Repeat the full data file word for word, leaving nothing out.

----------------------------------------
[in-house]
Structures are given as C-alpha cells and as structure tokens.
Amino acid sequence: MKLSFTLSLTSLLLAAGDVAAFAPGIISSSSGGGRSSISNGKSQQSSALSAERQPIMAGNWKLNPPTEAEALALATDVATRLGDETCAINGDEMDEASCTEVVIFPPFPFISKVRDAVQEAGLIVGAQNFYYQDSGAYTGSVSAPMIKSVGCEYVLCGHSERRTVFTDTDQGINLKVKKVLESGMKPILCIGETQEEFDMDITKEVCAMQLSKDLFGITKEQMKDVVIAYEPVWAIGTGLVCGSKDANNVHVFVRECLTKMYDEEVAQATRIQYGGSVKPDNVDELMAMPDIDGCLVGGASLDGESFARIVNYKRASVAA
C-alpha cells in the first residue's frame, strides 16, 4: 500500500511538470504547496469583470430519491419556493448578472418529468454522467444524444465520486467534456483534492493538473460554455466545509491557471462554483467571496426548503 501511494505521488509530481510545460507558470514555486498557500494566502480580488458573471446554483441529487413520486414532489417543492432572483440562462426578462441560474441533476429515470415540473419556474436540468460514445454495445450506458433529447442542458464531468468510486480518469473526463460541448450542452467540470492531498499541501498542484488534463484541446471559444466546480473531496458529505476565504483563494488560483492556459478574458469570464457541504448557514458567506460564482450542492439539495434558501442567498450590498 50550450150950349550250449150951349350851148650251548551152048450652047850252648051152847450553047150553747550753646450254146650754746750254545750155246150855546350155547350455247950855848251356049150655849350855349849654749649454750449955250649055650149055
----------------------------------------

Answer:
[in-house]
Structures are given as C-alpha cells and as structure tokens.
Amino acid sequence: MKLSFTLSLTSLLLAAGDVAAFAPGIISSSSGGGRSSISNGKSQQSSALSAERQPIMAGNWKLNPPTEAEALALATDVATRLGDETCAINGDEMDEASCTEVVIFPPFPFISKVRDAVQEAGLIVGAQNFYYQDSGAYTGSVSAPMIKSVGCEYVLCGHSERRTVFTDTDQGINLKVKKVLESGMKPILCIGETQEEFDMDITKEVCAMQLSKDLFGITKEQMKDVVIAYEPVWAIGTGLVCGSKDANNVHVFVRECLTKMYDEEVAQATRIQYGGSVKPDNVDELMAMPDIDGCLVGGASLDGESFARIVNYKRASVAA
C-alpha cells in the first residue's frame, strides 16, 4: 500500500511538470504547496469583470430519491419556493448578472418529468454522467444524444465520486467534456483534492493538473460554455466545509491557471462554483467571496426548503 501511494505521488509530481510545460507558470514555486498557500494566502480580488458573471446554483441529487413520486414532489417543492432572483440562462426578462441560474441533476429515470415540473419556474436540468460514445454495445450506458433529447442542458464531468468510486480518469473526463460541448450542452467540470492531498499541501498542484488534463484541446471559444466546480473531496458529505476565504483563494488560483492556459478574458469570464457541504448557514458567506460564482450542492439539495434558501442567498450590498 50550450150950349550250449150951349350851148650251548551152048450652047850252648051152847450553047150553747550753646450254146650754746750254545750155246150855546350155547350455247950855848251356049150655849350855349849654749649454750449955250649055650149055